That all changed with “If I Were a Boy.” This 2008 ballad softened her vocal delivery and showed a new vulnerability even as it still catalogued double-standards still present in our everyday lives: “If I were a boy … I’d put myself first/And make the rules as I go/’Cause I’d know that she’d be faithful/Waiting for me to come home.”

Of course, what may have gotten lost in fans’ swooning over this new kind of song for Bey — and the undeniably satisfying video in which she and a guy switch roles for a day, she playing a cheating cop and he mooning for her back home — is that Beyonce did not write this song. Which is standard practice in the music business, but an interesting departure for the singer. And, as it turns out, it also included some intrigue and rivalry.

The song was actually written by a singer-songwriter named BC Jean. You can imagine her singing “If I Were a Boy,” with her soft-guitar-rock vibe. In addition to the song going into the big murky pot of song choices that many artists pluck from for recordings, Jean also recorded her own version. Beyonce, however, fell in love with it, recorded it, and decided to release it as a single. That’s when Jean first heard about Bey’s version, and she was not pleased. Bey’s version, of course, went platinum, and even inspired Reba McEntire to do her own cover.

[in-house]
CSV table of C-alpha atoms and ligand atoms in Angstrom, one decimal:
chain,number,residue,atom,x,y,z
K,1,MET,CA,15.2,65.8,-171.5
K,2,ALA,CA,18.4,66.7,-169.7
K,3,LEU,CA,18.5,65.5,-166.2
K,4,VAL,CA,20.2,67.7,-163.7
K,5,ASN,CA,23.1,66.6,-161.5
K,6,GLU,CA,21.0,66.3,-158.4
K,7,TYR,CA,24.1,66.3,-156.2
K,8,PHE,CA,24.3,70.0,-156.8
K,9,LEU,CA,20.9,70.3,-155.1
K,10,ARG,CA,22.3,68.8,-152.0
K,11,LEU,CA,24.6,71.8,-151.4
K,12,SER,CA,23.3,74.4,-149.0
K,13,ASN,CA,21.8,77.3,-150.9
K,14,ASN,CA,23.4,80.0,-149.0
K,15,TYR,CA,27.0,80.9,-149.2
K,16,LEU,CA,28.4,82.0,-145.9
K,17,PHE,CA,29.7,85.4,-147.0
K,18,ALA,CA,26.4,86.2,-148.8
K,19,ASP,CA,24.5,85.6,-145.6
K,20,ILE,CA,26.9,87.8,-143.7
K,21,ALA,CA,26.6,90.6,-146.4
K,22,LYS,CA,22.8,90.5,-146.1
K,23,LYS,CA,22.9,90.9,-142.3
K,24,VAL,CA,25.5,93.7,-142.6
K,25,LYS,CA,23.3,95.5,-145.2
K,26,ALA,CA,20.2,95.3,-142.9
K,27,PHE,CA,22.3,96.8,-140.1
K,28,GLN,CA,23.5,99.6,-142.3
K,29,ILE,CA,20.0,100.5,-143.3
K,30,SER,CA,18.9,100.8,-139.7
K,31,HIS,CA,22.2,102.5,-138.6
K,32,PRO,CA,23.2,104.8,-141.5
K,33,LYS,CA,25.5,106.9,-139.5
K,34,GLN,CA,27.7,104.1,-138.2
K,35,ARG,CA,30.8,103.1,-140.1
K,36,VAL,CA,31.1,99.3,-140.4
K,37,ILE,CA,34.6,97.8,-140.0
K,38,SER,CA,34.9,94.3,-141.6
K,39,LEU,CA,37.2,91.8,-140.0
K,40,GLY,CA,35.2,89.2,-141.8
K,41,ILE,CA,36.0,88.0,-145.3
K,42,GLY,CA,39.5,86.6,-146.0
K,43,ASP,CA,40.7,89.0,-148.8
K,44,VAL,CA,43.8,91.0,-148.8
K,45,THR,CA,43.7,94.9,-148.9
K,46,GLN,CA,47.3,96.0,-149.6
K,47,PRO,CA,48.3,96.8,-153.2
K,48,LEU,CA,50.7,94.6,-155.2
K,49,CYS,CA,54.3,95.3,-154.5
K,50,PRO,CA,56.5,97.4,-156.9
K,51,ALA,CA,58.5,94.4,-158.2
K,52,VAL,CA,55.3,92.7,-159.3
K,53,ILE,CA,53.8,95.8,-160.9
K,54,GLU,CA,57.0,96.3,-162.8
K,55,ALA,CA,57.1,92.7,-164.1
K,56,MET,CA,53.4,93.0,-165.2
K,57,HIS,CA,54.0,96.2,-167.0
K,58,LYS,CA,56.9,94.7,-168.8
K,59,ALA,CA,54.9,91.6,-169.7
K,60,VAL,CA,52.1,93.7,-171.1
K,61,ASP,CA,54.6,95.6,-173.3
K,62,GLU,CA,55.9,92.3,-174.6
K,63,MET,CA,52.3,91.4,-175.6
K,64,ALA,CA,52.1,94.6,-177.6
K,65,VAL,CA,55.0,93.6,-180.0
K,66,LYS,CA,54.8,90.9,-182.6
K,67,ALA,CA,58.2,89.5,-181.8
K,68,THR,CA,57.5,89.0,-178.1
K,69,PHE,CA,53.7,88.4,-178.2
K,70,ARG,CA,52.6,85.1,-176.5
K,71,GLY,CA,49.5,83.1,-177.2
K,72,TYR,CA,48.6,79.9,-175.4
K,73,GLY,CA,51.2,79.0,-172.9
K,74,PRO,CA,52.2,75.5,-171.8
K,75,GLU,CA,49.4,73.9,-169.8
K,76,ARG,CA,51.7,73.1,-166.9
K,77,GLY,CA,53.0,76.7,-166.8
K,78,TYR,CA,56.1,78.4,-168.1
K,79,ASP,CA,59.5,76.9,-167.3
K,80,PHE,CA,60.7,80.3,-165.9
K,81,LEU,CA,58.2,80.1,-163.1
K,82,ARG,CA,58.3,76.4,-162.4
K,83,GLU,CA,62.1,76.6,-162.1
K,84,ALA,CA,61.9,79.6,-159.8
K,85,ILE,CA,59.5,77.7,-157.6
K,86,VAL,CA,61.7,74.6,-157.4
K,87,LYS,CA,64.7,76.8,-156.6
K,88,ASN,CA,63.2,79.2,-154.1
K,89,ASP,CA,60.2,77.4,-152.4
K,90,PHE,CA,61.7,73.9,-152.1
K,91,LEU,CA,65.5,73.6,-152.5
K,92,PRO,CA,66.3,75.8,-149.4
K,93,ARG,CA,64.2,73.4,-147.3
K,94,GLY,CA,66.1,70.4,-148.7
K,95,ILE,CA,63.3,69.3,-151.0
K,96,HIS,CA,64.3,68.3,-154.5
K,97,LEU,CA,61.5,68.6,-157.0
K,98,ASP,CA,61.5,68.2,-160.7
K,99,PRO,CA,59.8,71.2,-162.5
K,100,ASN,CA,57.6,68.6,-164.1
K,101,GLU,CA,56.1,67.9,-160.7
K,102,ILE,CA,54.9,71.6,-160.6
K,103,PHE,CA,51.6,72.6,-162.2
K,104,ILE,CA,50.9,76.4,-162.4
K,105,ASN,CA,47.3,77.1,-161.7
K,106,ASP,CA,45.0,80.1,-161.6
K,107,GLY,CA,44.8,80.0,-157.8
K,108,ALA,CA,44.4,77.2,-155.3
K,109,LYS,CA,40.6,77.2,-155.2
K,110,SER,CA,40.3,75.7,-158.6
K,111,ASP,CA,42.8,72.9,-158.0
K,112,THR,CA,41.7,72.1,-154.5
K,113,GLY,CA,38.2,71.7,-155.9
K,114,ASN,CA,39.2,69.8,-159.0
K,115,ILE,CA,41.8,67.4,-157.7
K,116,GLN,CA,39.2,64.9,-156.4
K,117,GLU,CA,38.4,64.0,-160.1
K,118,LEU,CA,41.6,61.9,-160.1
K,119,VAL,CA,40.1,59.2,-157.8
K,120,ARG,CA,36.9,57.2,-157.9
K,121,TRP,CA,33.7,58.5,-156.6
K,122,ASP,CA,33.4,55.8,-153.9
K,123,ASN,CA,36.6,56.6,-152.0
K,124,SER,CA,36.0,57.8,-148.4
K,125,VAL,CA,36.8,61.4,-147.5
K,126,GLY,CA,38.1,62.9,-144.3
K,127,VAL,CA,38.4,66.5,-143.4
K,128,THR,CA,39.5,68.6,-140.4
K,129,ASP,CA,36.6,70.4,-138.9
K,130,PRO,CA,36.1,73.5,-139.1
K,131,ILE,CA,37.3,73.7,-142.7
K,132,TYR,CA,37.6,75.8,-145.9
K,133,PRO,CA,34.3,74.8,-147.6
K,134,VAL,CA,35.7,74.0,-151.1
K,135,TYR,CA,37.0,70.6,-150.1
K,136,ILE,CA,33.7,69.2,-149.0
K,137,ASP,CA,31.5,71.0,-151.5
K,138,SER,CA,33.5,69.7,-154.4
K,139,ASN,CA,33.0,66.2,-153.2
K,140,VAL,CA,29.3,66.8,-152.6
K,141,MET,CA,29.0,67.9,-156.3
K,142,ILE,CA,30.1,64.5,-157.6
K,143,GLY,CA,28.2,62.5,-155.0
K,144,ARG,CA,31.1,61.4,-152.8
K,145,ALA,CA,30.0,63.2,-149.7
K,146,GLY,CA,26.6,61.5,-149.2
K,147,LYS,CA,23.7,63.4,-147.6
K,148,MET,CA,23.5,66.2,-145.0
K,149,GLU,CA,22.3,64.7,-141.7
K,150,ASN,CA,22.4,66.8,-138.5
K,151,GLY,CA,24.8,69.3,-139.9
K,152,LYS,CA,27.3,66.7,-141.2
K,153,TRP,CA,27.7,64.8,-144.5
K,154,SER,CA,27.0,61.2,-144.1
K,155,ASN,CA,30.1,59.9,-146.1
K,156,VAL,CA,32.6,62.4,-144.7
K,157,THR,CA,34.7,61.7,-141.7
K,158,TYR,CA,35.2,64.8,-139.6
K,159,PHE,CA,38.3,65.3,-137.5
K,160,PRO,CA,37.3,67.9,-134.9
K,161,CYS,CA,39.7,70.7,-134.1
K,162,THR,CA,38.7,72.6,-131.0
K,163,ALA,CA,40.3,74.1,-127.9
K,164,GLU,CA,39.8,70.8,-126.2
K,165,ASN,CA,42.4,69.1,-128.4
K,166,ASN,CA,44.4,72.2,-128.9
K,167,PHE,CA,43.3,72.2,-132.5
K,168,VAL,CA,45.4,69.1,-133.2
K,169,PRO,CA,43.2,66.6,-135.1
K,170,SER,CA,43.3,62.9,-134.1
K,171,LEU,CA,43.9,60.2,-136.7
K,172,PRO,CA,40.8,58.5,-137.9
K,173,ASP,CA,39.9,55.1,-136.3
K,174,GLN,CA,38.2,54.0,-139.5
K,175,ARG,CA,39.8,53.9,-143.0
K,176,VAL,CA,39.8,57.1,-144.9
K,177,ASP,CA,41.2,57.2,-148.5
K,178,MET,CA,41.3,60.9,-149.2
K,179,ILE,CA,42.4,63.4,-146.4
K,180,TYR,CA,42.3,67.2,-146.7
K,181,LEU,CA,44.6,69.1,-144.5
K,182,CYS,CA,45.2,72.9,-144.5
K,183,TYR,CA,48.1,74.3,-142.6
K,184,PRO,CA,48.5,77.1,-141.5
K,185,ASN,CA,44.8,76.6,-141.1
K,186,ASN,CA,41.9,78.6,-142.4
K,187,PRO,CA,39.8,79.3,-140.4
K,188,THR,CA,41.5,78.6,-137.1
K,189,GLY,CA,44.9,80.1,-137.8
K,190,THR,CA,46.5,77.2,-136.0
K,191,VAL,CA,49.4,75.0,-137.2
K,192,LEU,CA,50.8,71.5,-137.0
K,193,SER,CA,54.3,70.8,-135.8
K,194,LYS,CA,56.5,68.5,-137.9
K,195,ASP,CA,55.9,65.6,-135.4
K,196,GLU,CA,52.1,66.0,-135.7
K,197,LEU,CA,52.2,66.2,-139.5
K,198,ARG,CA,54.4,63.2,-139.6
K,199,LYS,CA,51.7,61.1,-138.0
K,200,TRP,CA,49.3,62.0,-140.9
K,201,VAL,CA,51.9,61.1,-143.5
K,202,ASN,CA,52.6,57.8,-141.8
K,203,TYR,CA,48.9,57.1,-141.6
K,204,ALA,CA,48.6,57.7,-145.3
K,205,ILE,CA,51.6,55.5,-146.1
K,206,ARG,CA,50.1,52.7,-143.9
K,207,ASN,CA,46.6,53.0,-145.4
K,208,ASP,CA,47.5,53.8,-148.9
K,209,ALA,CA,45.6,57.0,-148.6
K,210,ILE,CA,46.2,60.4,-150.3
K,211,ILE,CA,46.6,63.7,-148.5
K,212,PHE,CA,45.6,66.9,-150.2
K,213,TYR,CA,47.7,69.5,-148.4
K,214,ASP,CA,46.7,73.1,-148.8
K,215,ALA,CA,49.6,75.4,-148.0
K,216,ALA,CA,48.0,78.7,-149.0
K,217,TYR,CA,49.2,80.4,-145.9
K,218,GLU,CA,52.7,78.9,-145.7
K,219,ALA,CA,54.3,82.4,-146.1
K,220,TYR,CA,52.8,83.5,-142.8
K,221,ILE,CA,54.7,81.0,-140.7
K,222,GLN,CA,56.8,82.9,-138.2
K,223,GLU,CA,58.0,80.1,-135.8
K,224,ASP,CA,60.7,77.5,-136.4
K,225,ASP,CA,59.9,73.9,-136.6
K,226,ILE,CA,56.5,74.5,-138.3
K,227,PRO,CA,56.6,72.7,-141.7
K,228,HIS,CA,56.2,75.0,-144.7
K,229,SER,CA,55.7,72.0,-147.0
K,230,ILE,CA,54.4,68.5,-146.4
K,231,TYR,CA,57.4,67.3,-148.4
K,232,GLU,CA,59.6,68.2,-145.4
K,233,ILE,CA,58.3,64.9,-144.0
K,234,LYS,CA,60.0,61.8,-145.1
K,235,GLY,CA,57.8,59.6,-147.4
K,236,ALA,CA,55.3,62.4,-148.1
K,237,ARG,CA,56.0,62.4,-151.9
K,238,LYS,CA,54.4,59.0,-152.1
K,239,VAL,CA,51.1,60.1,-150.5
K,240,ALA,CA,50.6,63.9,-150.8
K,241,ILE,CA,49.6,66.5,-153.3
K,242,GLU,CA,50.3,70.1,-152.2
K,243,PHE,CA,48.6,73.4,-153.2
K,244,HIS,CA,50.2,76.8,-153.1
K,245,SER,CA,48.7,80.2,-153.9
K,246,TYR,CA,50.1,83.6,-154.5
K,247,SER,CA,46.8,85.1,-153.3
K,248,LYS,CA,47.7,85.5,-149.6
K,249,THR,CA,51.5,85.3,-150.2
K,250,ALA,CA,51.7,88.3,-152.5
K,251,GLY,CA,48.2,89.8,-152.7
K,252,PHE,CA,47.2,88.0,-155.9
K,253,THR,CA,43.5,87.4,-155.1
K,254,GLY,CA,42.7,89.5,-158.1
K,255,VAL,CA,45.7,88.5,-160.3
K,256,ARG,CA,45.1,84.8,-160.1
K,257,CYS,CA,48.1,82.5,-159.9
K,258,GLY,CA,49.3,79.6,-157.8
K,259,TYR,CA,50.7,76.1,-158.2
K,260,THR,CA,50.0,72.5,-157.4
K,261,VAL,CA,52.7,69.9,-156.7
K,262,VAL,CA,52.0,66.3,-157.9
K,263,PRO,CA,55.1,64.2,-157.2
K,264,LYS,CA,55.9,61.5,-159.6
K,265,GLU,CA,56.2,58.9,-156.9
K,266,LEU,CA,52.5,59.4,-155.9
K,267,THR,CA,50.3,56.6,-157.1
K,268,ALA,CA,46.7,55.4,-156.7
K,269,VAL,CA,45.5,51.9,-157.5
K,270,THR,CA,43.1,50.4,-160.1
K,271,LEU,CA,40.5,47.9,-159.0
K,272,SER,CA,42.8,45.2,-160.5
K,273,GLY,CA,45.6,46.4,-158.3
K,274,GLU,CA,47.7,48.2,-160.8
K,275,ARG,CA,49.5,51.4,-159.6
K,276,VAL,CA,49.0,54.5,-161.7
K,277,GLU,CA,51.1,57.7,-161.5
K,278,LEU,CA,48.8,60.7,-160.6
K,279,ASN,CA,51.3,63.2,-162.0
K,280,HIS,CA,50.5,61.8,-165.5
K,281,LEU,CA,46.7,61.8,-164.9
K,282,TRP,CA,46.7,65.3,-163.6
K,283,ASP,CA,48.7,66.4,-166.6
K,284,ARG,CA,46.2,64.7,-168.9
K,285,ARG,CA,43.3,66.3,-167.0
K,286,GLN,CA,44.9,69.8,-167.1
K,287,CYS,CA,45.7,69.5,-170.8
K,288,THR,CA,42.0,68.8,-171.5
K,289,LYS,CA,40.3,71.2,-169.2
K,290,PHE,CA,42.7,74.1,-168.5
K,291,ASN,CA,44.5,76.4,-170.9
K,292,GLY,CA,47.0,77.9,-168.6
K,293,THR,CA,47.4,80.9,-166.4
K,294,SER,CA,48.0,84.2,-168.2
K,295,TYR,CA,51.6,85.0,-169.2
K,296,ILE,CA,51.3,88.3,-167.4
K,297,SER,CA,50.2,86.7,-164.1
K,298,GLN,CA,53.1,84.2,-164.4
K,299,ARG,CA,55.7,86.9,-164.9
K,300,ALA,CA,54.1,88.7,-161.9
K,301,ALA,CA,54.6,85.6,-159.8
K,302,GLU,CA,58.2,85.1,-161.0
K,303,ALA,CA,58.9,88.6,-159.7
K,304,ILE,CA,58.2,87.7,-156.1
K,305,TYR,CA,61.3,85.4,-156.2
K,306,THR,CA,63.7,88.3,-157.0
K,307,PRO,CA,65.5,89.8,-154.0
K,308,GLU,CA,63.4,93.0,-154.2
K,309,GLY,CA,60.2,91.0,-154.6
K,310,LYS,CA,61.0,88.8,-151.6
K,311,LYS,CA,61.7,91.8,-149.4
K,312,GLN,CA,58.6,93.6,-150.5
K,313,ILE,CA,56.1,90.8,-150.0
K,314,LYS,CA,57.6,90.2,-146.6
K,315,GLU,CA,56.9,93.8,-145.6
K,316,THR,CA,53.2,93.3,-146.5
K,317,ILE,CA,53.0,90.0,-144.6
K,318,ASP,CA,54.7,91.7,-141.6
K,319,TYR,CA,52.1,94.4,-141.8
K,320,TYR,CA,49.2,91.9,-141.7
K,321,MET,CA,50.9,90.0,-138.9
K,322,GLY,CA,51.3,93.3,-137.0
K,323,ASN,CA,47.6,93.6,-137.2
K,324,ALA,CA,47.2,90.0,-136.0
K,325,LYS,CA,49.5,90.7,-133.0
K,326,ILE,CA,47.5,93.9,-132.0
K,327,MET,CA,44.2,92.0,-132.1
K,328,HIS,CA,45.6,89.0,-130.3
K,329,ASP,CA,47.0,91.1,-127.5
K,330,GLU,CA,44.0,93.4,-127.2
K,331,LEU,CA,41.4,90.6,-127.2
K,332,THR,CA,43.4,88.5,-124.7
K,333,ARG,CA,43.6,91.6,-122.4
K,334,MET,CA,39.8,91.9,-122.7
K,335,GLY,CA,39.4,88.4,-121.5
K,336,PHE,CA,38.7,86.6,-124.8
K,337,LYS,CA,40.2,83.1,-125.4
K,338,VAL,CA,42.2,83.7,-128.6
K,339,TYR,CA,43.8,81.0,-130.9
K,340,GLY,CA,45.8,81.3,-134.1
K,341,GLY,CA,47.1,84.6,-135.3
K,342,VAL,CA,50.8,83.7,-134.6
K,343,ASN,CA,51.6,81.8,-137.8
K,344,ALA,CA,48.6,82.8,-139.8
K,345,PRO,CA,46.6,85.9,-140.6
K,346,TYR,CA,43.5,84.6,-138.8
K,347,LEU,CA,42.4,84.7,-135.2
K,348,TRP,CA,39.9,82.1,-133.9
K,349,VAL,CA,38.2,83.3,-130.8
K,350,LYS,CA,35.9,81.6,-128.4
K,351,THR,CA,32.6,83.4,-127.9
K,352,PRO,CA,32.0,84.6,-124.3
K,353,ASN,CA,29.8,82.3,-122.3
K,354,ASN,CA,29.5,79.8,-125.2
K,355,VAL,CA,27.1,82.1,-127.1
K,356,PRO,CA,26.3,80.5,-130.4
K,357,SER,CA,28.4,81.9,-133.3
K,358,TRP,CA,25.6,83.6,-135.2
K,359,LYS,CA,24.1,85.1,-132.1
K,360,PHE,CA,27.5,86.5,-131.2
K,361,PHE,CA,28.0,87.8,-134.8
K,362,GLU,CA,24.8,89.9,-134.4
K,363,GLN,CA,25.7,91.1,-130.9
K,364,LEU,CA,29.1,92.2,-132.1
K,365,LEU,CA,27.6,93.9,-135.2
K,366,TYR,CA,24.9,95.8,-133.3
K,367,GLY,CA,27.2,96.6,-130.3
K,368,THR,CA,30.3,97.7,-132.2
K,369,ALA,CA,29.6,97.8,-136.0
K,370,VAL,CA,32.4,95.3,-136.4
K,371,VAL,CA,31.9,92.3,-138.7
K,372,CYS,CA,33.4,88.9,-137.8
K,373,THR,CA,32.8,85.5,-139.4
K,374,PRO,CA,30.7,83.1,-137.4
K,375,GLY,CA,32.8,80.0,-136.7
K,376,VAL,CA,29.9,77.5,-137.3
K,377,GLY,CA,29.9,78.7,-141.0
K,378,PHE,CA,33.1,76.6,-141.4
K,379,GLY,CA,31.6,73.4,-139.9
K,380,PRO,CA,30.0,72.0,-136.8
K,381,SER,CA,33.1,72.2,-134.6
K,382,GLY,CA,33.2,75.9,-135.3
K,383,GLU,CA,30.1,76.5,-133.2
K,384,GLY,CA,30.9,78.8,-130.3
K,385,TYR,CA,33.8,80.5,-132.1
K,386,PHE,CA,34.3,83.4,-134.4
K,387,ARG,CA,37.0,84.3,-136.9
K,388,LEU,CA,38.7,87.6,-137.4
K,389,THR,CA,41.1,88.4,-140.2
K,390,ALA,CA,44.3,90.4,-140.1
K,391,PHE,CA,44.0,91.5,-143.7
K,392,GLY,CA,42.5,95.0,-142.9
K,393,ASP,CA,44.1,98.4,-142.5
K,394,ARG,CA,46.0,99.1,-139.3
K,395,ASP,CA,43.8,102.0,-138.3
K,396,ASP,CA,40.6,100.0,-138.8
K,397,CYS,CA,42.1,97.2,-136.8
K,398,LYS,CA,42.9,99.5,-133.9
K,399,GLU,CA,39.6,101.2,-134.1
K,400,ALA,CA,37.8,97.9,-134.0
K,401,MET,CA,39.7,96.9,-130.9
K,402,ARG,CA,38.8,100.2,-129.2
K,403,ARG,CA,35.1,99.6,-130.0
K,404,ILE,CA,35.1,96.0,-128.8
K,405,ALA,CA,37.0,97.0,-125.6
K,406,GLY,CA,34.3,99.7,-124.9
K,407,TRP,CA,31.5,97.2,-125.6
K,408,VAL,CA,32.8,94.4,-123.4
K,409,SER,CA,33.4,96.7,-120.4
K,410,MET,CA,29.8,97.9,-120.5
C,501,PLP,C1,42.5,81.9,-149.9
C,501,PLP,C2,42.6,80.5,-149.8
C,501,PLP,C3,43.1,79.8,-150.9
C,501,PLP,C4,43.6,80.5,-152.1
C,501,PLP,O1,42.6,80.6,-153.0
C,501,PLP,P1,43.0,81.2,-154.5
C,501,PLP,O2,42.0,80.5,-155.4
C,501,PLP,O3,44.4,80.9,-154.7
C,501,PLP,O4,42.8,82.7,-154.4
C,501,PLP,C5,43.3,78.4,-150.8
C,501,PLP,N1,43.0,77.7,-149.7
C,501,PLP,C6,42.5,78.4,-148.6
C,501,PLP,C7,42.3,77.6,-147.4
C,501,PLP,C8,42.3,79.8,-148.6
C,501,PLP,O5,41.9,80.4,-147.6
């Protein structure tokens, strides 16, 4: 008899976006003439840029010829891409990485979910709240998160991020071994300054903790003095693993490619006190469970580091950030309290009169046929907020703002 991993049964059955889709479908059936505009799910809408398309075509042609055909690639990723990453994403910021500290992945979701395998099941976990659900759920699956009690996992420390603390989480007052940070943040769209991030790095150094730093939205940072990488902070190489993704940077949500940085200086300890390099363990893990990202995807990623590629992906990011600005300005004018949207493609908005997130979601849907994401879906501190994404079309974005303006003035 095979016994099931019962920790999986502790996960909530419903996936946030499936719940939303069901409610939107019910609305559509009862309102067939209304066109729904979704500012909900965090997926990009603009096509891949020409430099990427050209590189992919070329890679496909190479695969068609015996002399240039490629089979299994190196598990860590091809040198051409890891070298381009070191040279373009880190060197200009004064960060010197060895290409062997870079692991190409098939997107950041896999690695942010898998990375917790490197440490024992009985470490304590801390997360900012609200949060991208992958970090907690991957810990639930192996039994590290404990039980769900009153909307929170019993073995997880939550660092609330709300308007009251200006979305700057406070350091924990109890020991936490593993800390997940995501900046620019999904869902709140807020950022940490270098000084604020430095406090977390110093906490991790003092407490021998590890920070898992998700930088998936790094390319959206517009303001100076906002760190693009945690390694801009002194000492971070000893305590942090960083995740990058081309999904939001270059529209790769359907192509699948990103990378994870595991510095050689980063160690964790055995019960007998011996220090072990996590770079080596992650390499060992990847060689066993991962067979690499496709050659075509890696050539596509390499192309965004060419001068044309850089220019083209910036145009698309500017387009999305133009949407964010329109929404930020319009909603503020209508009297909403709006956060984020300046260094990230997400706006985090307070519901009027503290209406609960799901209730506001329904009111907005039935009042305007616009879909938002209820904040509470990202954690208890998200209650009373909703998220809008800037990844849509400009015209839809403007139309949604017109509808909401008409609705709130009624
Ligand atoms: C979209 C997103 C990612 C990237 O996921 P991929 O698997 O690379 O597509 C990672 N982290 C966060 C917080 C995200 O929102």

Beyonce told MTV News she chose the song as a deliberate departure: “I had to try it, because I remember Aretha Franklin said a great singer can sing anything and make it her own.” But Jean vented to fans on her MySpace page: ”I have been reading some of these comments and to set the record straight from the horse’s mouth – IF I WERE A BOY is my song; YES, I wrote this song; It is my story; a painful one, and the song is very dear to me.” Eventually, however, she struck a deal with Beyonce’s manager/father, Matthew Knowles, that seemed to make everyone happy. She now proudly claims the writing credit for the hit on her website.